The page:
Toronto, ON, February 16, 2017 – Canada’s regulatory framework for human rights due diligence in global supply chains lags that of other jurisdictions, and that’s a concern for Canadian institutional investors. A new report from the Shareholder Association for Research & Education (SHARE) reviews supply chain transparency legislation around the world, including the UK’s recent Modern Slavery Act, and argues that similar federal legislation here in Canada could be beneficial to investors if properly crafted.
As human rights concerns are increasingly incorporated into mainstream investment models and decision-making, investors are looking for information from companies about their due diligence on priority issues like forced labour in their global supply chains. Current corporate reporting in Canada, however, is voluntary and inconsistent. To date, the Canadian government has not mandated such reporting or provided consistent guidelines.
In a global investment market where Canadian companies are regularly benchmarked against their international peers, the lack of domestically legislated supply chain disclosure means Canadian investors have difficulty comparing Canadian public equity investments with global competitors and/or privately-held competitors within Canada.
“A regulatory framework for supply chain transparency reporting ensures consistency and comparability between the information provided by each company in a sector,” says SHARE Engagement Analyst, Delaney Greig, who co-authored the report. “Reporting requirements should help companies to approach supply chain due diligence in a way that ensures efforts are effective and transparent while allowing companies flexibility to do what is best for their situation.”
The report, “The Rise of Supply Chain Transparency Legislation: What is at stake for Canadian investors?”, reviews a range of supply chain transparency legislation from the U.S. and across Europe, including the California Transparency in Supply Chains Act 2010 and the UK Modern Slavery Act, to understand its form and impact and to learn from best practices already adopted in other jurisdictions.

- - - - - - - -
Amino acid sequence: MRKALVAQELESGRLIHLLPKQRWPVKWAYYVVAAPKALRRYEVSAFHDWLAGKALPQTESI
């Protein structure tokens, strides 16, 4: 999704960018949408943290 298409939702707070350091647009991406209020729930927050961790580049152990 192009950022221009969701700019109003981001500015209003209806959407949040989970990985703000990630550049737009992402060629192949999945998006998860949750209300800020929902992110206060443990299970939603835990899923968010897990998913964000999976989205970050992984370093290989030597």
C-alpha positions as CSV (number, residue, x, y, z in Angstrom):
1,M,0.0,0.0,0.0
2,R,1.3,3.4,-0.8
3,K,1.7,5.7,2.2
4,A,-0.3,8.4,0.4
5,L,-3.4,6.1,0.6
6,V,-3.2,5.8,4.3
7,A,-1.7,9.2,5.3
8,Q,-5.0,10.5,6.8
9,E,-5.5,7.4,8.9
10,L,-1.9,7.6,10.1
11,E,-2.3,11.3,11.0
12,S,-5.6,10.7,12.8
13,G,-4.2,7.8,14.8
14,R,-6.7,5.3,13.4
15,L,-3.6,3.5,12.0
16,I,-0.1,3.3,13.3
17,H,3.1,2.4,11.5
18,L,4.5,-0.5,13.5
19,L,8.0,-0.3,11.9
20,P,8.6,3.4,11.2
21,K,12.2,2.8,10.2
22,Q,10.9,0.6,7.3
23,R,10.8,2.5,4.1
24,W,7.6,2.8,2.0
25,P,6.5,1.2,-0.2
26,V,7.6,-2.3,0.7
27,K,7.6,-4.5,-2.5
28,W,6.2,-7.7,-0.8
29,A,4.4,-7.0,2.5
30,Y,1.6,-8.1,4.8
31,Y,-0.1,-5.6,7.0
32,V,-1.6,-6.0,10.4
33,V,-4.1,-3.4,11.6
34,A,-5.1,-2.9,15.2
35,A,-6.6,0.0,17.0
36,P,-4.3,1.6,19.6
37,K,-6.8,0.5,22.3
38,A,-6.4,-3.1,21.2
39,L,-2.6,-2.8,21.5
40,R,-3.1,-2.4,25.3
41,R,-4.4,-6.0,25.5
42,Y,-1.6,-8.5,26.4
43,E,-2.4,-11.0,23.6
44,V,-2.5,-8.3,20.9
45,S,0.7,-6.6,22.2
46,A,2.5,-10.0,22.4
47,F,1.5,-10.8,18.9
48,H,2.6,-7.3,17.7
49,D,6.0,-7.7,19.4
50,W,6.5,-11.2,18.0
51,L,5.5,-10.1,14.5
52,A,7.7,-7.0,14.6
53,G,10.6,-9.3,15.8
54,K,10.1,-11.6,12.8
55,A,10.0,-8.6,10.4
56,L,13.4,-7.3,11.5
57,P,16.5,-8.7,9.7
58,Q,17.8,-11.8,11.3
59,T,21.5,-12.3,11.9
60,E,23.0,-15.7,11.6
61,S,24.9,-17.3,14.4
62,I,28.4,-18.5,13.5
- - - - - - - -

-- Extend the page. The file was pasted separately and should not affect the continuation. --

SHARE is talking with companies, policy makers, civil society groups and institutional investors about the international growth in supply chain transparency legislation and its implications for Canada. SHARE is also addressing supply chain human rights concerns for its clients through proxy voting, shareholder engagement and filing shareholder proposals with Canadian and international companies.
“At the end of the day,” says Greig, “investors want assurance that poor human rights practices, and the associated legal, reputational and operational risks are being identified and addressed.”
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Notes for Editors
Interviews available with Delaney Greig, Engagement Analyst
Contact: Norah Murphy, 604.695.2026 or email@example.com
About SHARE (Shareholder Association for Research & Education)
SHARE is a Canadian leader in responsible investment services, research and education for institutional investors. Since its creation as a non-profit organization in 2000, SHARE has provided proxy voting analysis, shareholder engagement, education, policy advocacy, and practical research on issues related to responsible investment. SHARE’s clients include pension funds, mutual funds, foundations, faith-based organizations and asset managers across Canada.
SHARE is a signatory to the U.N. Principles for Responsible Investment (UN PRI).
www.share.ca / @share_ca